Last week Congressional Republicans released an outline of their tax reform proposal for 2017. They hope to move the package on a fast track both in process and time. The process part is that they will try and use a new 2018 budget resolution and reconciliation tool to fast track the legislation through the Senate where only 50 votes would be needed under the budget reconciliation rules.

The time aspect of it is that the House hopes to pass a tax cut package or tax reform package by the end of this month. That would then leave the Senate the shortened month of November to act on their proposal. Presumably they could then negotiate differences in the remaining days of this year’s session and pass something in December.

That timetable would seem to be very ambitious even if it were only a tax cut package which it still may end up being. A comprehensive reform proposal will have its challenges as it eliminates various deductions and exemptions as well as controversies over how to set the tax rate and for which income brackets.

Another challenge will be, will it be paid for?  If it is paid for, how does that happen?  Will tax changes simply be expected to pay for themselves or will Congress also intend to cut programs outside of the defense budget? The broad outline released by Budget Committee Chair, Senator Mike Enzi (R-WY) will allow for up to $1.5 trillion in tax cuts.  A number of blanks must be filled in but the current draft resolution would appear to contain budget language directing the Senate Interior Committee to find some savings, a provision that is an attempt to open the state of Alaska to more oil drilling.  That is something supported by Senator Lisa Murkowski (R-AK).

The first steps in this process should take place this week when the Senate begins to act on a 2018 budget resolution and reconciliation instruction.  Two weeks ago, Senate leaders led by Senator Bob Corker (R-TN) indicated that Republican leadership had come to an agreement on a budget resolution for 2018.  The budget resolution released by Chairman Enzi appears to leave out budget reconciliation language to repeal the ACA.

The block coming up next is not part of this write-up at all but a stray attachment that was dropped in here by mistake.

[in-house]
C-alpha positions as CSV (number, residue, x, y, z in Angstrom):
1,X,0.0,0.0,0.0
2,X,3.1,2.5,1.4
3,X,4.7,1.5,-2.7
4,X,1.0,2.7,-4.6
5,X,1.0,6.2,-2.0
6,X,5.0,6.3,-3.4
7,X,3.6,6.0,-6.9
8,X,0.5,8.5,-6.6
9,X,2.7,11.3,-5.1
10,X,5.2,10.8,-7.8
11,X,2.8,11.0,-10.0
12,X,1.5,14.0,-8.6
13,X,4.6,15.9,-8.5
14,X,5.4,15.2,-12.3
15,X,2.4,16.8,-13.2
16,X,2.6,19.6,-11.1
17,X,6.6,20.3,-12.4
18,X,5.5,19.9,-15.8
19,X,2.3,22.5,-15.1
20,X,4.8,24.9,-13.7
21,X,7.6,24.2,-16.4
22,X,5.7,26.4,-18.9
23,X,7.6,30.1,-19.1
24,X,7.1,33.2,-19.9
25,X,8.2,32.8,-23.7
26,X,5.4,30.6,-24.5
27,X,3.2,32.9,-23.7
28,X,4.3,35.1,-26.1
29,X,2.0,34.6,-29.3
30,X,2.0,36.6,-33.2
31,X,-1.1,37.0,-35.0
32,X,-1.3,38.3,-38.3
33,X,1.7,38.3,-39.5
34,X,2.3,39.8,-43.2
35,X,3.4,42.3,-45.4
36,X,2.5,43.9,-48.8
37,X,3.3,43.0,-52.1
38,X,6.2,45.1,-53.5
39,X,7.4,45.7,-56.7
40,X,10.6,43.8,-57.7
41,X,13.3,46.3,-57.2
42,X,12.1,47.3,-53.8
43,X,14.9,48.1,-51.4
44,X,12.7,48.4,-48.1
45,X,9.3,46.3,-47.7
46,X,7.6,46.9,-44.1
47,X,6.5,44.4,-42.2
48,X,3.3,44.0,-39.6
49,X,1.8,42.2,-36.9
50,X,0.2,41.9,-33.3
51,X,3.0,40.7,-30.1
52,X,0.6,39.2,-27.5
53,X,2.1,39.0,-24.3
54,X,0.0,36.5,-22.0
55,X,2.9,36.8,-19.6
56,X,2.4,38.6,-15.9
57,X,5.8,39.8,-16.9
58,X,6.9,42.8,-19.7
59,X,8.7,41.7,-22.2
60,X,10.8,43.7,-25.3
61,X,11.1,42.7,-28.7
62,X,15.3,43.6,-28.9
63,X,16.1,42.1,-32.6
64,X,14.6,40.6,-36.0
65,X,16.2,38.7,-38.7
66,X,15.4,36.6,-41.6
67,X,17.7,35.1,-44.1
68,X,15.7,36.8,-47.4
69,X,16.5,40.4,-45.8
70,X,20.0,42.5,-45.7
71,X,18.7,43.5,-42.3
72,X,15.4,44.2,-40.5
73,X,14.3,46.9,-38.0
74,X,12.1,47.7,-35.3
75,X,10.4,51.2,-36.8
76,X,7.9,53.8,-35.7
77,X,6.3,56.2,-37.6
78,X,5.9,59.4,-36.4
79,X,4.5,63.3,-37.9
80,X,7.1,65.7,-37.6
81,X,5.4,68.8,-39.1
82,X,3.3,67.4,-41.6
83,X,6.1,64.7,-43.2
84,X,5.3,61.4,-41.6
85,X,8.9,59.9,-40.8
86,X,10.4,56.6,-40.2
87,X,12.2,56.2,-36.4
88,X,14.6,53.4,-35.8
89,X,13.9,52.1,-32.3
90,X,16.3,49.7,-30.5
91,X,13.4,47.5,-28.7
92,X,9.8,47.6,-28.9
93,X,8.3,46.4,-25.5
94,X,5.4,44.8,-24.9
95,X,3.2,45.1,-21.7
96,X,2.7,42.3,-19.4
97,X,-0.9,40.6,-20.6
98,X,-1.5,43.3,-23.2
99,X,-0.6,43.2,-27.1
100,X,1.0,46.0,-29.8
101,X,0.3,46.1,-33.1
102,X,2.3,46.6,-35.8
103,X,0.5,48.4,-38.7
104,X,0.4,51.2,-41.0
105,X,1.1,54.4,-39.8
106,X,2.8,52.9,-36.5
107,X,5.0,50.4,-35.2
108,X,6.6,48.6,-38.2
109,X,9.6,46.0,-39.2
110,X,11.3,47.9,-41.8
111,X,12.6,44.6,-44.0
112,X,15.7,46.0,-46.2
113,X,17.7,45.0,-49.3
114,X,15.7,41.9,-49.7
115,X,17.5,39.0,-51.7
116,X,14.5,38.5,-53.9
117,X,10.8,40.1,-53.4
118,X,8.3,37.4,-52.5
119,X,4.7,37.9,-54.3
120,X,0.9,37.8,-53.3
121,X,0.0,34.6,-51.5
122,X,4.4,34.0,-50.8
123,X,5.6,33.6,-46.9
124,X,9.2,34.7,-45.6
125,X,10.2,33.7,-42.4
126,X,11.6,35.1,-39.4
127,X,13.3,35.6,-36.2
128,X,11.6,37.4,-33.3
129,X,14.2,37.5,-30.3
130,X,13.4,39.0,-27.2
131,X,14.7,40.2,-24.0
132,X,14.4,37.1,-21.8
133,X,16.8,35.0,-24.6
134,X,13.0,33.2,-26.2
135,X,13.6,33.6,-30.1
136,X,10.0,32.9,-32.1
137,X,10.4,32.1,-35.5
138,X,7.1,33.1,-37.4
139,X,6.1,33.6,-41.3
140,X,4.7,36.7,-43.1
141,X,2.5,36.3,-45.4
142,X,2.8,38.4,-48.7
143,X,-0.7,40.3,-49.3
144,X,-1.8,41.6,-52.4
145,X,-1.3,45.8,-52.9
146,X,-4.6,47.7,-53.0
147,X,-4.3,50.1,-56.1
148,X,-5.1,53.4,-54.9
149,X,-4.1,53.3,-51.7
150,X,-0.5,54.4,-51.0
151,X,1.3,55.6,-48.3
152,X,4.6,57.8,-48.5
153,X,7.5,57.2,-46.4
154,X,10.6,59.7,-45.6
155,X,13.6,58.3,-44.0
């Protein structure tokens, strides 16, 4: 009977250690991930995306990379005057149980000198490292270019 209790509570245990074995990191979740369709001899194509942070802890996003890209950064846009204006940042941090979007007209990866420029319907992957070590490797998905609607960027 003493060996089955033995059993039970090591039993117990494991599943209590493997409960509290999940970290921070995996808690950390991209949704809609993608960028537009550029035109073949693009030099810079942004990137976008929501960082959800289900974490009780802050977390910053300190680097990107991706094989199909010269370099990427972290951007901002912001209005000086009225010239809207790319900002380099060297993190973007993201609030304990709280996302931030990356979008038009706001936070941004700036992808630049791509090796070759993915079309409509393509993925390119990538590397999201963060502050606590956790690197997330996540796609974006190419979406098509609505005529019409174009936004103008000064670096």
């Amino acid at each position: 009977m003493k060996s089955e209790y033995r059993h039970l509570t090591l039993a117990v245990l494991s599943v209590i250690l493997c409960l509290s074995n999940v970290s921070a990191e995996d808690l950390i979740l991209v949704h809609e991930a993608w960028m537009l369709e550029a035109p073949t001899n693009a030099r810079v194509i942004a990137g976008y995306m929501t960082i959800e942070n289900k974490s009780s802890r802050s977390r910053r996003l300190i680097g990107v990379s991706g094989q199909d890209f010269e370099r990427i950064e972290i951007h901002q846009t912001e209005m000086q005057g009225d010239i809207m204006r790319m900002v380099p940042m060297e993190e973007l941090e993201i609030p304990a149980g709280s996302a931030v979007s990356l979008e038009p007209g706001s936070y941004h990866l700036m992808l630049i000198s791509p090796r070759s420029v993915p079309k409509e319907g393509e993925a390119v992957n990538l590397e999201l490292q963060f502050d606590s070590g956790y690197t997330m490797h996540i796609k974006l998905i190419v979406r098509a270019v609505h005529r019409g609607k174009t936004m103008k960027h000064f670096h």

Under the proposed agreement Congress would be able to provide a $1.5 trillion tax cut (over ten years). It would not necessarily have to be paid for. The budget resolution would provide for what is called dynamic scoring. Dynamic scoring would bypass the traditional CBO calculations that attempt to calculate the cost of a tax cut. Instead, dynamic scoring would calculate the amount of economic growth that would be projected because of a tax cut, and suggest that a tax cut would not increase deficits but would increase economic activity to such an extent that deficits would not occur.

On the House side, a budget resolution and reconciliation had been written in July but not voted on due to objections by House conservative Republicans.  They didn’t feel it cut enough in entitlement spending and they wanted to see the outline of tax cuts.  Early indications are they are satisfied with the tax outline released last week.

What’s in It

Generally, the proposal would eliminate most deductions for individuals and couples.  Under the broad document, certain deductions for charitable giving and the mortgage interest deductions would stay.  Most others would disappear.  Perhaps most controversial is the elimination of taxpayer’s ability to deduct state and local taxes.  A big deduction for many on the coasts and middle west where governments fund services through a state and local income tax.  The Republican plan envisions that this would be offset by doubling the current standard deduction to $12,000 for single filers and $24,000 for couples.  It would also lower tax brackets to 12 percent, 25 percent and 35 percent although it does not indicate at which income levels those brackets would hit—an issue that will be significant.

Deductions for dependent children would be eliminated but the document indicates that the child tax credit would be increased while the first $1000 would be refundable.  It doesn’t indicate how much the credit would increase.  The proposal also eliminates the inheritance tax, which its critics always label as a “death tax” that only hits the very wealthy and is also a major generator of federal revenue.

The plan also focuses heavily on reducing corporate taxes.   Currently the rate is 35 percent (although the actual taxes paid are calculated to be below 30 percent).  It would lower this rate to 20 percent although some in the Senate are talking about a 15 percent rate—which the President prefers.

It is assumed many individual credits and deductions could go.  That would likely include the adoption tax credit.  It is silent on the Earned Income Tax Credit but it is believed that the EITC will remain.  Some also assume there would be some form of child care tax credit since Ivanka Trump has supported such a credit.